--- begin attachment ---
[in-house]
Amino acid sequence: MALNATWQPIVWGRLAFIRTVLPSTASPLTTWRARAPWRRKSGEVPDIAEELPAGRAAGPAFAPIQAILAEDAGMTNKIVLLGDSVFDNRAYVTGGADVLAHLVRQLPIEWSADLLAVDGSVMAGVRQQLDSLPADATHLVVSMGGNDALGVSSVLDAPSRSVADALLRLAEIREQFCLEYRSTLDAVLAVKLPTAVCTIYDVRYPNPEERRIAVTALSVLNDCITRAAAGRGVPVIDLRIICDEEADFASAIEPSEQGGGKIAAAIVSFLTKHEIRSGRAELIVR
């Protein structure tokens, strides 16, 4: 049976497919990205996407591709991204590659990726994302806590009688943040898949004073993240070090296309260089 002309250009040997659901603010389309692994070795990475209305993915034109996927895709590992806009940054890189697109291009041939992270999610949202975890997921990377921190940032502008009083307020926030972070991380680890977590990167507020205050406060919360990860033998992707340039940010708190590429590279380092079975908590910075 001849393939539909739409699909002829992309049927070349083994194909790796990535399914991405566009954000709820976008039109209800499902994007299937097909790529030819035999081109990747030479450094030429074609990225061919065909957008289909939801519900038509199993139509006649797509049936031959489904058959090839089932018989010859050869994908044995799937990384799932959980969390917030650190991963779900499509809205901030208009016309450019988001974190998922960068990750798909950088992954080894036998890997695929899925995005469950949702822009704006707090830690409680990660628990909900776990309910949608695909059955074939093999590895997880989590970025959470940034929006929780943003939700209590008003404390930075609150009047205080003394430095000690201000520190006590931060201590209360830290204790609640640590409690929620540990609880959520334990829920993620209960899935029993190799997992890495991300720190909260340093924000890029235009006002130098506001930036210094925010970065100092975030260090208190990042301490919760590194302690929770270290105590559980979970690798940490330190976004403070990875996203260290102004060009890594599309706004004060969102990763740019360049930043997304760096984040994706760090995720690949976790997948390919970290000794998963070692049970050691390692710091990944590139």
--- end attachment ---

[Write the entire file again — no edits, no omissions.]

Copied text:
[in-house]
Amino acid sequence: MALNATWQPIVWGRLAFIRTVLPSTASPLTTWRARAPWRRKSGEVPDIAEELPAGRAAGPAFAPIQAILAEDAGMTNKIVLLGDSVFDNRAYVTGGADVLAHLVRQLPIEWSADLLAVDGSVMAGVRQQLDSLPADATHLVVSMGGNDALGVSSVLDAPSRSVADALLRLAEIREQFCLEYRSTLDAVLAVKLPTAVCTIYDVRYPNPEERRIAVTALSVLNDCITRAAAGRGVPVIDLRIICDEEADFASAIEPSEQGGGKIAAAIVSFLTKHEIRSGRAELIVR
């Protein structure tokens, strides 16, 4: 049976497919990205996407591709991204590659990726994302806590009688943040898949004073993240070090296309260089 002309250009040997659901603010389309692994070795990475209305993915034109996927895709590992806009940054890189697109291009041939992270999610949202975890997921990377921190940032502008009083307020926030972070991380680890977590990167507020205050406060919360990860033998992707340039940010708190590429590279380092079975908590910075 001849393939539909739409699909002829992309049927070349083994194909790796990535399914991405566009954000709820976008039109209800499902994007299937097909790529030819035999081109990747030479450094030429074609990225061919065909957008289909939801519900038509199993139509006649797509049936031959489904058959090839089932018989010859050869994908044995799937990384799932959980969390917030650190991963779900499509809205901030208009016309450019988001974190998922960068990750798909950088992954080894036998890997695929899925995005469950949702822009704006707090830690409680990660628990909900776990309910949608695909059955074939093999590895997880989590970025959470940034929006929780943003939700209590008003404390930075609150009047205080003394430095000690201000520190006590931060201590209360830290204790609640640590409690929620540990609880959520334990829920993620209960899935029993190799997992890495991300720190909260340093924000890029235009006002130098506001930036210094925010970065100092975030260090208190990042301490919760590194302690929770270290105590559980979970690798940490330190976004403070990875996203260290102004060009890594599309706004004060969102990763740019360049930043997304760096984040994706760090995720690949976790997948390919970290000794998963070692049970050691390692710091990944590139």